If instead, you were to use a specific GAM ad unit for your popup placement, you would simply report on the performance of that ad unit, aside and separately from all of your other GAM ad units.
This is critical in case you’re using the popup to offer a special placement to your advertising clients and leveraging popups or sticky bars to communicate special offers or time-limited features to your clients. In either case, in fact, you would want to know the specific performance of the popup only to be able to compare it with the rest of your advertising efforts.
For example, let’s say you were to observe that the offer you’re promoting via a popup is performing twice as well as that same offer at the bottom of your page. That could be an indicator that your bottom-of-the-page offer is invisible to your clients. Or it is not configured in a way to generate enough interest.
Bottom line: create a separate Google Ad Manager ad unit to run into your Advanced Ads popup placement via a dedicated AA ad unit.
Restrictions in terms of targeting and reporting
One great benefit of using Advanced Ads to traffic your floating banners is that handling your GAM ads via placements to make them float makes the entire process easier and more seamless for you.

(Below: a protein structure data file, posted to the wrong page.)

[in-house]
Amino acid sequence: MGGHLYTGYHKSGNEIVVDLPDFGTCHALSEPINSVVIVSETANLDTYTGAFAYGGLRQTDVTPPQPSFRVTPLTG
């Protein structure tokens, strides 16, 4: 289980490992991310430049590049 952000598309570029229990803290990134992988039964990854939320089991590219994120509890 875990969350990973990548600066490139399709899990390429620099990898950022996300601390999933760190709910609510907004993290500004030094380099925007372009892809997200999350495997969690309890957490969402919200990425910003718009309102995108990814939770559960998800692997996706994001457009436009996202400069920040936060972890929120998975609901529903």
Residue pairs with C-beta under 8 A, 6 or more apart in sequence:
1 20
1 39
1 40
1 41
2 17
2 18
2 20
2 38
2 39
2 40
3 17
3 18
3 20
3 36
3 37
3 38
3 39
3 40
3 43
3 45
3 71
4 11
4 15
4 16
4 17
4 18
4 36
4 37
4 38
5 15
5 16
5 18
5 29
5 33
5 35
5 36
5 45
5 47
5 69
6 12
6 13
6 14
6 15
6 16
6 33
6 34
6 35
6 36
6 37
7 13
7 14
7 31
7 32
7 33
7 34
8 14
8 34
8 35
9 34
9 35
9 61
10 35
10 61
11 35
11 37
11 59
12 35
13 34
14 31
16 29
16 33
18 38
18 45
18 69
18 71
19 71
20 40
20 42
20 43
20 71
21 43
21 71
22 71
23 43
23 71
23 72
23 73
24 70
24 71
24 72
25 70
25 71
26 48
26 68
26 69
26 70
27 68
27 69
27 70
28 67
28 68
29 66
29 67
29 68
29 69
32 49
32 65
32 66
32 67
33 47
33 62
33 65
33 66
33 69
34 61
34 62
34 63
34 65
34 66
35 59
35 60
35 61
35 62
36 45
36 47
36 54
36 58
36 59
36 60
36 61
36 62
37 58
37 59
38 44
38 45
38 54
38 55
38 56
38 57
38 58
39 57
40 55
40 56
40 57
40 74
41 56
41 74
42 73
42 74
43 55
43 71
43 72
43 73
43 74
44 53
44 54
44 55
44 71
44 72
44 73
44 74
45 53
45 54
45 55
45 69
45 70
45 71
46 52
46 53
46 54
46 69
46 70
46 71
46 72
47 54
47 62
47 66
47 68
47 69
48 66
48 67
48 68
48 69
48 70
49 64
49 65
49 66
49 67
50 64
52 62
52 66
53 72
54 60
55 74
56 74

However, it’s only fair that it does come with limitations, chiefly in terms of targeting.
Key-values targeting allows Google Ad Manager to show ads based on your site structure, allowing you, for example, to target a specific post category instead of, say, all of the entries on your blog. Because of how targeting is configured in Ad Manager, Google Ad Manager might not find an ad matching your targeting criteria. In that case, the ad unit on your site might stay empty.
This doesn’t happen because the code of the ad unit is missing on your site. Therefore, if you’re targeting a popup, then the popup would still show, though without an ad to display. This is problematic because popup and sticky placement types often come with an overlay displayed when you enable this option, even if the ad remains empty.
The solution is to use Display and Visitor Conditions in Advanced Ads to remove the ad unit code from pages where you don’t intend to show these ads. Find more information on setting up conditions below.
There may be metrics that Google Ad Manager cannot track optimally when ads are trafficked as out-of-page when it comes to reporting. For example, Active View, because of the restrictions of measuring size when the creative-rendering behavior isn’t properly captured by the corresponding <div>. Usually, the way to go around this limitation is to ensure that all trafficked creatives leverage macros.
- Avoid having to rely on Google Ad Manager key-values to target and report on different out-of-page ad units.